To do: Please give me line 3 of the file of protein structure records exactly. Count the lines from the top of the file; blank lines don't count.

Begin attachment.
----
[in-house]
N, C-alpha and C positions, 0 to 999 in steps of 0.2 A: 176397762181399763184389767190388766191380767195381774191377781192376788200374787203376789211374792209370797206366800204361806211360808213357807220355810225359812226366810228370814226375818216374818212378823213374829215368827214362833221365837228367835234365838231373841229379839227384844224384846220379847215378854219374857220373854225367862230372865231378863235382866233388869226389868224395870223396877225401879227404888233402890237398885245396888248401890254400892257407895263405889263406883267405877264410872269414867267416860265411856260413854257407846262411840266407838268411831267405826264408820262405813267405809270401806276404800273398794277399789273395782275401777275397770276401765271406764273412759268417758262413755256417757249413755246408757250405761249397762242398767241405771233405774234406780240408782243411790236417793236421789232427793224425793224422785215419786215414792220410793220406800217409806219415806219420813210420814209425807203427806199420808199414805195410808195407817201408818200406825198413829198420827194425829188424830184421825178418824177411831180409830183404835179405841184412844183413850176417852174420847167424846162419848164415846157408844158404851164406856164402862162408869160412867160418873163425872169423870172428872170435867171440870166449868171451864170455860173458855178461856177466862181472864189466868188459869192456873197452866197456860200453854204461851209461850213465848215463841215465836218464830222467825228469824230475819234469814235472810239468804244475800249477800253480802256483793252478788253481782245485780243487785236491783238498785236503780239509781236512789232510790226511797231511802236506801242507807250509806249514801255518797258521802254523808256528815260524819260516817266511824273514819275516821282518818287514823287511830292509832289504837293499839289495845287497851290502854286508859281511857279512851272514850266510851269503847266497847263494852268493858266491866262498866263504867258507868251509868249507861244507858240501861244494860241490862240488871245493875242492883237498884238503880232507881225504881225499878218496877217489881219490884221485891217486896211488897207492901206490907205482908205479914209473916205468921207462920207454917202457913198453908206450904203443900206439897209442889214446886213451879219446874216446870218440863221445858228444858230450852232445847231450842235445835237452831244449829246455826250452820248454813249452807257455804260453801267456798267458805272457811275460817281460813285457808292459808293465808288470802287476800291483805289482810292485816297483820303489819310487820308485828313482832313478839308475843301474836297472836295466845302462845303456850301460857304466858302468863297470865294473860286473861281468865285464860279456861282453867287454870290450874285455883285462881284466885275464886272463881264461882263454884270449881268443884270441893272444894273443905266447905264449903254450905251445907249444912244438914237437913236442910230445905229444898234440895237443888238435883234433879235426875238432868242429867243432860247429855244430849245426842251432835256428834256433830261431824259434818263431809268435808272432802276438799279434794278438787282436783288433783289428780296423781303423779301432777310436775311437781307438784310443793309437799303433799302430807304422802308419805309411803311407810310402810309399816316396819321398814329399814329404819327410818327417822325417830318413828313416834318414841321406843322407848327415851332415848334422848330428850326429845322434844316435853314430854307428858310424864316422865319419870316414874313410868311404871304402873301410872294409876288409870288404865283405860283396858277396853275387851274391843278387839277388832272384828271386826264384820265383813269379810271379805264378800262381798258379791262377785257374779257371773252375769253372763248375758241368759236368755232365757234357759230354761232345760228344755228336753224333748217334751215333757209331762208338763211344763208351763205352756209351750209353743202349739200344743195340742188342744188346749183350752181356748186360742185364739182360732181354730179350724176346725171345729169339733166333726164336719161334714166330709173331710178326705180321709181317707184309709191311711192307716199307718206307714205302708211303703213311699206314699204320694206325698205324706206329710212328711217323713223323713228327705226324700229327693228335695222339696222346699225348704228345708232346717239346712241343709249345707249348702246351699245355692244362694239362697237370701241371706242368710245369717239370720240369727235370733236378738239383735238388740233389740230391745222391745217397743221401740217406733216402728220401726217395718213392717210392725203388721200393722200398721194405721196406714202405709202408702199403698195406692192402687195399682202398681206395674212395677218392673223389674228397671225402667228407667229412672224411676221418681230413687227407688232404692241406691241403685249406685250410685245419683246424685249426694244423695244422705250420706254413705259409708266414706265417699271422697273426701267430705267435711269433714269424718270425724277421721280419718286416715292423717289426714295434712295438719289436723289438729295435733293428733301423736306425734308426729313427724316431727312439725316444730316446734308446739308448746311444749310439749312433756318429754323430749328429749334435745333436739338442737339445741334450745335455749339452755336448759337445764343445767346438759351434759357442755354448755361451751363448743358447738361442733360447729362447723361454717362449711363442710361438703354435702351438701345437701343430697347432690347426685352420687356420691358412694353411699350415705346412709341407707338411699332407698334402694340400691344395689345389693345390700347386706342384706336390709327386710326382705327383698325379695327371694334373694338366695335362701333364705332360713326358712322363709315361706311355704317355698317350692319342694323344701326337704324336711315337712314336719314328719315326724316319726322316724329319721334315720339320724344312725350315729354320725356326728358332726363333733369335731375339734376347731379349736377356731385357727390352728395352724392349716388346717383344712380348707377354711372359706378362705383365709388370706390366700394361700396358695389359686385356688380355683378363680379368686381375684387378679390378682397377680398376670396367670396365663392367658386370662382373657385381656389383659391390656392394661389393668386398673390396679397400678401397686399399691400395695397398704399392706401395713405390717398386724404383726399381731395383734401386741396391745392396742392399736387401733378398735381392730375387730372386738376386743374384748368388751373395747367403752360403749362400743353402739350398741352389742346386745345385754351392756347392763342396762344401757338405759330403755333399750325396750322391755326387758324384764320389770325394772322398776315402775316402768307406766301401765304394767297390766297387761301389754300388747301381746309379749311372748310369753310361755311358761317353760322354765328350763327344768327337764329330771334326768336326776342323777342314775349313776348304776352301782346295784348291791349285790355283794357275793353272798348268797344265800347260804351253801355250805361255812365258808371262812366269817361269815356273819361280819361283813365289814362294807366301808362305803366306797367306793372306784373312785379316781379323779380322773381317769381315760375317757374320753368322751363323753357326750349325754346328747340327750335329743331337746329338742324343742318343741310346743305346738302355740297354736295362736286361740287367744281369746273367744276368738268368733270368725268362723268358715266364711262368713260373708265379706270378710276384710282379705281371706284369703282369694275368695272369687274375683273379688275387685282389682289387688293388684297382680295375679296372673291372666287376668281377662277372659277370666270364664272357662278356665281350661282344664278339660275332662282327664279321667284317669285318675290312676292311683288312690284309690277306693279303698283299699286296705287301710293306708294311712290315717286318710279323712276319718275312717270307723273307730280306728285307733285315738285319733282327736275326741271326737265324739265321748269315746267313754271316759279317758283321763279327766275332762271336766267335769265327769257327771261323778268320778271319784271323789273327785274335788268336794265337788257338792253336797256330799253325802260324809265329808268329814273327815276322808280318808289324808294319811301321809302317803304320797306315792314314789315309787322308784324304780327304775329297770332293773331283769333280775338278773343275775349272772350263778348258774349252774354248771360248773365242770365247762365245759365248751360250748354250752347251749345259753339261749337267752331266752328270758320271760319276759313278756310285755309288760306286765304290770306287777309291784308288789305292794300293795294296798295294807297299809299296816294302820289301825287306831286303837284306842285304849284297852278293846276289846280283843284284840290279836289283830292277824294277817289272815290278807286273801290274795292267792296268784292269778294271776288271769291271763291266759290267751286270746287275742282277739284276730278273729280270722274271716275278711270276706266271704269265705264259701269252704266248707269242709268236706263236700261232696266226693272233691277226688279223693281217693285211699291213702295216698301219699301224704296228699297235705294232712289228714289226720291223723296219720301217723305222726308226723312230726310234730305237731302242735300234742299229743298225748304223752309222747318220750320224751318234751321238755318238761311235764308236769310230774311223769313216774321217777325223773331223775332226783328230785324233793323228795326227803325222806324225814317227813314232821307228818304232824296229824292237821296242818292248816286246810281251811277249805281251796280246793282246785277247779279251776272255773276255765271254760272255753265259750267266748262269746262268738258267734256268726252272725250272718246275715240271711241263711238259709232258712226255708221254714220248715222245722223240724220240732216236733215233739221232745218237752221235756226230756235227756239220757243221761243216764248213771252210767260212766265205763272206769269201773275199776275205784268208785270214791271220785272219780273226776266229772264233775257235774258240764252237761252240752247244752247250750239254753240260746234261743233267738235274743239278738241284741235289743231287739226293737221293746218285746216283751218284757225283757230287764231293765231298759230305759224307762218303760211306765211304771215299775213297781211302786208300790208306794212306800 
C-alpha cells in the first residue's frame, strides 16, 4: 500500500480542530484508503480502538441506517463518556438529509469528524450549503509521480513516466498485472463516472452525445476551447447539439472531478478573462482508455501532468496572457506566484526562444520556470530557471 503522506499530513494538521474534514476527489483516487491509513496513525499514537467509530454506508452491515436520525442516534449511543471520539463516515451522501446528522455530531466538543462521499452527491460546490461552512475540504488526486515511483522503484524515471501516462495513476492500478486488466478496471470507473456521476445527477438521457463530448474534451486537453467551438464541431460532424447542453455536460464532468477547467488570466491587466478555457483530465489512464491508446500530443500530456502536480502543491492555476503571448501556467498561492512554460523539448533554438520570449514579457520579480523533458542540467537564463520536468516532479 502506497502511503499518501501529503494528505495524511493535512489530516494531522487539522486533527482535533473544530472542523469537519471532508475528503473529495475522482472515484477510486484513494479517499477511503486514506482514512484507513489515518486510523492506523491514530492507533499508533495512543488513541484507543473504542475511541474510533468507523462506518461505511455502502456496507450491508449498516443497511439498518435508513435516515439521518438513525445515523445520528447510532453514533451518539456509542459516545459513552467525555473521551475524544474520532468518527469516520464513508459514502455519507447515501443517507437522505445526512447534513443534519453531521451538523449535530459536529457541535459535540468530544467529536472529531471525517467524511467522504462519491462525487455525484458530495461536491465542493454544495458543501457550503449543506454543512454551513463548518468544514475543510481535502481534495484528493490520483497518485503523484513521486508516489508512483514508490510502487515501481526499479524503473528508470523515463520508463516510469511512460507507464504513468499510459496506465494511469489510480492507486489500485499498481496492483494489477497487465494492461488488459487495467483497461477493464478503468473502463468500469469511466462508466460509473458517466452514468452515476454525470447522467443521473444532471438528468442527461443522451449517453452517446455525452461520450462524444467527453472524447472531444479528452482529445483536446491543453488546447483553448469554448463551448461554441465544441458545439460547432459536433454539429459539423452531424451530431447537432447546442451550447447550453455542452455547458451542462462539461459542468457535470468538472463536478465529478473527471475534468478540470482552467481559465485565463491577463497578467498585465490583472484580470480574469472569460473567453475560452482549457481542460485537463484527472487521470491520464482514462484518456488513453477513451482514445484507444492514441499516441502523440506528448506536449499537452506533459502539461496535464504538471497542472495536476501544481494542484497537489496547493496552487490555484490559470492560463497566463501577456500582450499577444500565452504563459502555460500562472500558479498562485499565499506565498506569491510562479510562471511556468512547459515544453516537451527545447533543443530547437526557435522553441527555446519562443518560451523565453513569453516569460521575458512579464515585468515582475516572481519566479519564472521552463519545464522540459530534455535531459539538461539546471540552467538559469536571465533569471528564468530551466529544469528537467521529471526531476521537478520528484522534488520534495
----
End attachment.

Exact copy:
C-alpha cells in the first residue's frame, strides 16, 4: 500500500480542530484508503480502538441506517463518556438529509469528524450549503509521480513516466498485472463516472452525445476551447447539439472531478478573462482508455501532468496572457506566484526562444520556470530557471 503522506499530513494538521474534514476527489483516487491509513496513525499514537467509530454506508452491515436520525442516534449511543471520539463516515451522501446528522455530531466538543462521499452527491460546490461552512475540504488526486515511483522503484524515471501516462495513476492500478486488466478496471470507473456521476445527477438521457463530448474534451486537453467551438464541431460532424447542453455536460464532468477547467488570466491587466478555457483530465489512464491508446500530443500530456502536480502543491492555476503571448501556467498561492512554460523539448533554438520570449514579457520579480523533458542540467537564463520536468516532479 502506497502511503499518501501529503494528505495524511493535512489530516494531522487539522486533527482535533473544530472542523469537519471532508475528503473529495475522482472515484477510486484513494479517499477511503486514506482514512484507513489515518486510523492506523491514530492507533499508533495512543488513541484507543473504542475511541474510533468507523462506518461505511455502502456496507450491508449498516443497511439498518435508513435516515439521518438513525445515523445520528447510532453514533451518539456509542459516545459513552467525555473521551475524544474520532468518527469516520464513508459514502455519507447515501443517507437522505445526512447534513443534519453531521451538523449535530459536529457541535459535540468530544467529536472529531471525517467524511467522504462519491462525487455525484458530495461536491465542493454544495458543501457550503449543506454543512454551513463548518468544514475543510481535502481534495484528493490520483497518485503523484513521486508516489508512483514508490510502487515501481526499479524503473528508470523515463520508463516510469511512460507507464504513468499510459496506465494511469489510480492507486489500485499498481496492483494489477497487465494492461488488459487495467483497461477493464478503468473502463468500469469511466462508466460509473458517466452514468452515476454525470447522467443521473444532471438528468442527461443522451449517453452517446455525452461520450462524444467527453472524447472531444479528452482529445483536446491543453488546447483553448469554448463551448461554441465544441458545439460547432459536433454539429459539423452531424451530431447537432447546442451550447447550453455542452455547458451542462462539461459542468457535470468538472463536478465529478473527471475534468478540470482552467481559465485565463491577463497578467498585465490583472484580470480574469472569460473567453475560452482549457481542460485537463484527472487521470491520464482514462484518456488513453477513451482514445484507444492514441499516441502523440506528448506536449499537452506533459502539461496535464504538471497542472495536476501544481494542484497537489496547493496552487490555484490559470492560463497566463501577456500582450499577444500565452504563459502555460500562472500558479498562485499565499506565498506569491510562479510562471511556468512547459515544453516537451527545447533543443530547437526557435522553441527555446519562443518560451523565453513569453516569460521575458512579464515585468515582475516572481519566479519564472521552463519545464522540459530534455535531459539538461539546471540552467538559469536571465533569471528564468530551466529544469528537467521529471526531476521537478520528484522534488520534495